Here, American properly filed its L.R. 56.1(a)(3) statement of material facts ("American's SUF" or "Am. SUF"). Although Gilbert filed a response, his response failed to comply with L.R. 56.1(b)(3). Rather than responding to each numbered paragraph with an admission or a denial supported by the record as required, Gilbert submitted an affidavit consisting of twenty numbered paragraphs asserting various "facts" without a single citation to support in the record. Even overlooking Gilbert's failure to comply with the rule and examining the substance of Gilbert's response, as it turns out, Gilbert's response lacks much substance. With the exception of paragraph 11, which sets forth Gilbert's version of a statement McNamara made to him in August 1998 (and effectively disputes paragraph 12 in American's SUF, setting forth McNamara's version of that same conversation), nothing in Gilbert's response serves to dispute any material fact in American's SUF. Indeed, many of the "facts" asserted in Gilbert's response, even if they were properly supported, are immaterial to the case at bar. (See, e.g., Pl.'s Resp. to Defs.' L.R. 56.1 Statement ("Pl.'s SUF Resp."), ¶¶ 2, 5-10, 12-13, 19.)

  Because of Gilbert's failure to adequately respond to American's SUF, with the exception of paragraph 12, all of the material facts set forth American's SUF are deemed admitted, provided they are properly supported by the record.*fn3 N.D. Ill. L.R. 56.1(b)(3); Smith v. Lamz, 321 F.3d 680, 682-83 (7th Cir. 2003). To the extent any statement in Gilbert's response can be Page 5 considered a statement of additional fact,*fn4 the court will address such facts as necessary.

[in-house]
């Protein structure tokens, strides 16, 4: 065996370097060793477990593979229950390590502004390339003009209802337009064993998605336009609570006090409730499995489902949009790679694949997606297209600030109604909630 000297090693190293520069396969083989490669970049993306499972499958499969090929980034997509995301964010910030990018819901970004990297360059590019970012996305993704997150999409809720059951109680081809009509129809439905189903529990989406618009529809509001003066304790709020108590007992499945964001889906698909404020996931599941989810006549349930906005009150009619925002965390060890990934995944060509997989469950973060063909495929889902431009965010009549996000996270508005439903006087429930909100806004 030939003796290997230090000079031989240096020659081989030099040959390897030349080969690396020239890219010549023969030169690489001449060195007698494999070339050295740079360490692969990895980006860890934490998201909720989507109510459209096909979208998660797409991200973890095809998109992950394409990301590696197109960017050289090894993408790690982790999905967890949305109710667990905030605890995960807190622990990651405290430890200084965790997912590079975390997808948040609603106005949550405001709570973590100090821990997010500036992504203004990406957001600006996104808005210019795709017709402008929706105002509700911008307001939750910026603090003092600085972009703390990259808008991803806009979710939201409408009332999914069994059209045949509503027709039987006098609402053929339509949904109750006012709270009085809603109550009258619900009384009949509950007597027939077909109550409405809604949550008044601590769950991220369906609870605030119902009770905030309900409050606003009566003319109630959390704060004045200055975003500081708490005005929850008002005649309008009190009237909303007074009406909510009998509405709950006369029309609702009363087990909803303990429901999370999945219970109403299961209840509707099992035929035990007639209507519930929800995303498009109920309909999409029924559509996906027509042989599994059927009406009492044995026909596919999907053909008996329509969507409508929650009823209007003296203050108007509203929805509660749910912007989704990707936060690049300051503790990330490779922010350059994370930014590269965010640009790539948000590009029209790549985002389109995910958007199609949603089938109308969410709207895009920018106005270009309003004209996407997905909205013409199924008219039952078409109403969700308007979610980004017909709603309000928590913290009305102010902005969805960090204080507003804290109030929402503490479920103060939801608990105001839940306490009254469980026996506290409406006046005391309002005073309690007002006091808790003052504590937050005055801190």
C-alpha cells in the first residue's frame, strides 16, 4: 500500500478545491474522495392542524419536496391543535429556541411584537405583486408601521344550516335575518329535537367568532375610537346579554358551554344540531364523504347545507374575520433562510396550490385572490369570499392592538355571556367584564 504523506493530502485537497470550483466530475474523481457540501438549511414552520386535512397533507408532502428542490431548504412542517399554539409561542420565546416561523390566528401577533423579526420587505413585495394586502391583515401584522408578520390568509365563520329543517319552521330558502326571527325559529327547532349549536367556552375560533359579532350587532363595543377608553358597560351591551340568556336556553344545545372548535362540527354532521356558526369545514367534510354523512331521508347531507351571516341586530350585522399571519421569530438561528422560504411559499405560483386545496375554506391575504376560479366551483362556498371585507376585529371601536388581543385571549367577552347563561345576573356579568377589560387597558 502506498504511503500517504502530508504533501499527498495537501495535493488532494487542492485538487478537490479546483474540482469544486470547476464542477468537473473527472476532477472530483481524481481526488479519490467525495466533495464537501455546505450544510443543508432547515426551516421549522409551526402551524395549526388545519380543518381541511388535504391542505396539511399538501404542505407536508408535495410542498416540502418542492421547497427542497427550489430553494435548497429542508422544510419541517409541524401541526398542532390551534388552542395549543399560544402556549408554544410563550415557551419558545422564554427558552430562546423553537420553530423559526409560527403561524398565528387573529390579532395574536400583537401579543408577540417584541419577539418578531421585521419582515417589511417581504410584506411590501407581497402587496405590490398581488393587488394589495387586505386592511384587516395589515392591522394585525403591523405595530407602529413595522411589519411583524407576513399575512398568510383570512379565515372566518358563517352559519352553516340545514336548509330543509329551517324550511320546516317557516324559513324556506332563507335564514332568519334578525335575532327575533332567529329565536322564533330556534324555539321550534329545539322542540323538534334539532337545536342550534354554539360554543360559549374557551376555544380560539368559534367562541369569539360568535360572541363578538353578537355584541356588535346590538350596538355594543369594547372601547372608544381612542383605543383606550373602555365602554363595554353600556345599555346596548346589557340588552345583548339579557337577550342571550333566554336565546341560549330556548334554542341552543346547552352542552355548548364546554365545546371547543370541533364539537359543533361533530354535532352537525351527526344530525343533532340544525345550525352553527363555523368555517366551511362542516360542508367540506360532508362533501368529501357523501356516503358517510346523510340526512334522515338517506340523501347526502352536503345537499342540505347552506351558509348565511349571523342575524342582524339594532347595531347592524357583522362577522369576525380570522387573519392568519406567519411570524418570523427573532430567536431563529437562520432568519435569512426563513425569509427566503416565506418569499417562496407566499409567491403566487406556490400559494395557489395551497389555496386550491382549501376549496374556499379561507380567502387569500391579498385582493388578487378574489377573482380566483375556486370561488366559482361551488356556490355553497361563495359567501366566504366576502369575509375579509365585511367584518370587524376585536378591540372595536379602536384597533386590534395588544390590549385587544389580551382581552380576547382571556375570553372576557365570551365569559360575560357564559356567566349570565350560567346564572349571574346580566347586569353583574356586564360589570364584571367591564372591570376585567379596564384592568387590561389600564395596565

II. Background*fn5

  Gilbert, who worked for American for less than nine months,*fn6 has not been employed by American since September 1986.*fn7 In March 1987, Gilbert filed a race discrimination charge with both the Illinois Department of Human Rights ("IDHR") and the Equal Employment Opportunity Commission ("EEOC"), alleging that American terminated him because he is African — American. In June 1989, Gilbert filed a complaint before the IDHR based on the 1987 charge. That proceeding was voluntarily dismissed in June 1996, over American's objection, before any ruling was issued on American's motion for summary decision. Gilbert subsequently obtained a right to sue letter from the EEOC, and initiated a Title VII claim for racial discrimination and retaliation in the Northern District of Illinois on May 28, 1998, Gilbert v. American Airlines, Inc., 98 C 3263. On January 25, 1999, Judge Lindberg granted summary judgment in favor of American, finding that in addition to being time — barred, Gilbert was unable to establish a prima facie case of either racial discrimination or retaliation, and was also unable to show that American's articulated, non — discriminatory reason for its actions was pretextual. When Gilbert appealed that ruling, the Seventh Circuit affirmed Judge Lindberg's decision. Gilbert v. Page 6 American Airlines, Inc., 234 F.3d 1273 (7th Cir. 2000).*fn8